I believe in writing your journal for no one else’s eyes but yours. If you want to write it to someone, as in “Dear Diary,” then write it to your future self. Susan Sontag wrote, "In the journal I do not just express myself more openly than I could to any person; I create myself. The journal is a vehicle for my sense of selfhood." Susan understood how journaling is a sort of writing unlike any other. It is a space with great freedom to express yourself, and therefore a sort of mirror for looking back into yourself and examining your motives, thought processes, and emotions – journaling is the perfect tool for exercising introspection.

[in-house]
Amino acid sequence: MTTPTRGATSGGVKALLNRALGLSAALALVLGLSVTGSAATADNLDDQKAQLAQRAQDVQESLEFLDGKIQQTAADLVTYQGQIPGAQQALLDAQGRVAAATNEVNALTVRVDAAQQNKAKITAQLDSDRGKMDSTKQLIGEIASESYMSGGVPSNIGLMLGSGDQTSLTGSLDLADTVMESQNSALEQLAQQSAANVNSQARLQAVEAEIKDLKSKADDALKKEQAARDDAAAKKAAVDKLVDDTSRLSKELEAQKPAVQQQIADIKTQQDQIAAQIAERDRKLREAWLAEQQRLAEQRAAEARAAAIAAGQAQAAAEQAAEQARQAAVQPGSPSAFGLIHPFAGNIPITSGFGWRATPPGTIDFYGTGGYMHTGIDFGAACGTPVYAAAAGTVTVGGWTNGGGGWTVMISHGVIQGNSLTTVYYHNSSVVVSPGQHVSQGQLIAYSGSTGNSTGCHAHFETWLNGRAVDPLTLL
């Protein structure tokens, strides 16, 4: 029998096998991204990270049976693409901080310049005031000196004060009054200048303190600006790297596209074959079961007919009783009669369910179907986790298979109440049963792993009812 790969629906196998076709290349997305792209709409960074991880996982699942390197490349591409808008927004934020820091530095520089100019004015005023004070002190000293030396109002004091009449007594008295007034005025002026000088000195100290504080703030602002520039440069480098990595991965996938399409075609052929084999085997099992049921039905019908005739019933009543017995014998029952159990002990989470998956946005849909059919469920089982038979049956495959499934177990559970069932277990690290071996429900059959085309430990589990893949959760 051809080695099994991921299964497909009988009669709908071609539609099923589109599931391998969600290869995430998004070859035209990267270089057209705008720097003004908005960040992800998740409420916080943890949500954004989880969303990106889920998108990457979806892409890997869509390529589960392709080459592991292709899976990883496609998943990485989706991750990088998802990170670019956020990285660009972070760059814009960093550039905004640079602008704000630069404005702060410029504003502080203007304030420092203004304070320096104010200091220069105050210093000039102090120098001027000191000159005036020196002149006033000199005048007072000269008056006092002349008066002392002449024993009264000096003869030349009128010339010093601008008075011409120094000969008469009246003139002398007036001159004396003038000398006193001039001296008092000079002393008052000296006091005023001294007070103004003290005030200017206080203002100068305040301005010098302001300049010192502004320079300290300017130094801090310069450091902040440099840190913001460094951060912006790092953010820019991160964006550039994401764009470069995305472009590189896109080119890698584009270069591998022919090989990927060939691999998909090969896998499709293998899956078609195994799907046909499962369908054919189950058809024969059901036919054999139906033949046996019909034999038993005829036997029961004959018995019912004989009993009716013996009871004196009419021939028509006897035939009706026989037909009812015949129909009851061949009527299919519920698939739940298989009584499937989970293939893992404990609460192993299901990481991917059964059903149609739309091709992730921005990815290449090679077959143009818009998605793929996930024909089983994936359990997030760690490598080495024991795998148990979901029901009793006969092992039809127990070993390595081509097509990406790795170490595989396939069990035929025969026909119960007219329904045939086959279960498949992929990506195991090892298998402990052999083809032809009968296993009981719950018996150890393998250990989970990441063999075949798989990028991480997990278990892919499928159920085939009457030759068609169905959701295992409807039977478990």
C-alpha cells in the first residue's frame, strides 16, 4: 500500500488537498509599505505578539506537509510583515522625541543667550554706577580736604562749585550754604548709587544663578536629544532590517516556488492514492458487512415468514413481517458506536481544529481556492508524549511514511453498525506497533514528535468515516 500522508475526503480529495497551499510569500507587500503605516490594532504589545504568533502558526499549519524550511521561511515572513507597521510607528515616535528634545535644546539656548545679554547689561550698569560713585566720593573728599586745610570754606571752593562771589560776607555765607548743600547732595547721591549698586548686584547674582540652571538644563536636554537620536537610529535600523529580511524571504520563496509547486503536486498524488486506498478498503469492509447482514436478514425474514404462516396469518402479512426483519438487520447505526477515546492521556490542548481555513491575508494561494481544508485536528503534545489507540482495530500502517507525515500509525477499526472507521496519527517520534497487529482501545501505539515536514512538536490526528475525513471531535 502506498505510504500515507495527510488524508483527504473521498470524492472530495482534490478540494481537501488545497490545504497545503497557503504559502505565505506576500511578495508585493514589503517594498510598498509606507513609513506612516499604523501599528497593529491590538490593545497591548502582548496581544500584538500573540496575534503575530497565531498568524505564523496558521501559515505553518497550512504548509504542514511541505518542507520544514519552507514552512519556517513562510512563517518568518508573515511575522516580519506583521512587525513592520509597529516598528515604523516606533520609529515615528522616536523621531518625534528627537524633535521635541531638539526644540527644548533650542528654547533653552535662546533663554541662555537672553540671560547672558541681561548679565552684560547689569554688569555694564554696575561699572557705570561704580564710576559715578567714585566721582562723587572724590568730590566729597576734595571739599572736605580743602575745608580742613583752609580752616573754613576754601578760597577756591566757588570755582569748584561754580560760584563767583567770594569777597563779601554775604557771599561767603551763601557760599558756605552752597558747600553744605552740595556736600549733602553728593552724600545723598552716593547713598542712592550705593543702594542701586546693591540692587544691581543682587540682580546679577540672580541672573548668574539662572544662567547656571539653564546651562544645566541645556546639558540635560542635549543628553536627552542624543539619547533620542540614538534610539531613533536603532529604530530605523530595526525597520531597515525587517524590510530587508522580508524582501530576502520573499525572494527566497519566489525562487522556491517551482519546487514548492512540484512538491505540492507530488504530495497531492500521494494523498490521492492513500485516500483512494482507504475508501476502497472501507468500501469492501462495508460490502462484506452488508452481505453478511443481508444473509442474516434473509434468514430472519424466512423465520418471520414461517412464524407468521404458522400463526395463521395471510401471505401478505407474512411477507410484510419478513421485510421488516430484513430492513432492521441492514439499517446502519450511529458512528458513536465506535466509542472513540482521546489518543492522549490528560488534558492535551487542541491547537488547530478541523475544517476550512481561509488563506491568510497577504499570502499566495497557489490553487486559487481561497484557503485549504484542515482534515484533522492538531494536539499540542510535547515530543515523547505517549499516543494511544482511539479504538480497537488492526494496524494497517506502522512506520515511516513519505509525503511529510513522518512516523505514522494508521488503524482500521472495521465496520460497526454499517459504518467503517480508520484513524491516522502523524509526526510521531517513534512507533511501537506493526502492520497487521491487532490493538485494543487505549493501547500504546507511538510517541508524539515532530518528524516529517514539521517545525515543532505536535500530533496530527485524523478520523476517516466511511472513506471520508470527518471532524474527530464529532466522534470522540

I’ve often found in difficult situations in my life – a tough transition, a breakup, a new venture – that it is while journaling about my experience that the situation becomes most clear. It is commonly while writing out my frustrations or fears or hopes that my own confused emotions can settle into navigable patterns, or that the path I must take to move forward presents itself. Just as journaling can provide a record to look back upon in the future, it can also provide a vehicle for your innermost thoughts and desires to face themselves unavoidably in the metaphorical mirror and shake hands and say, “Now that we’re all here, masks off, it’s time for some real talk.”
8. Journaling Allows You to Write Your Story.
This is perhaps the most important point of all.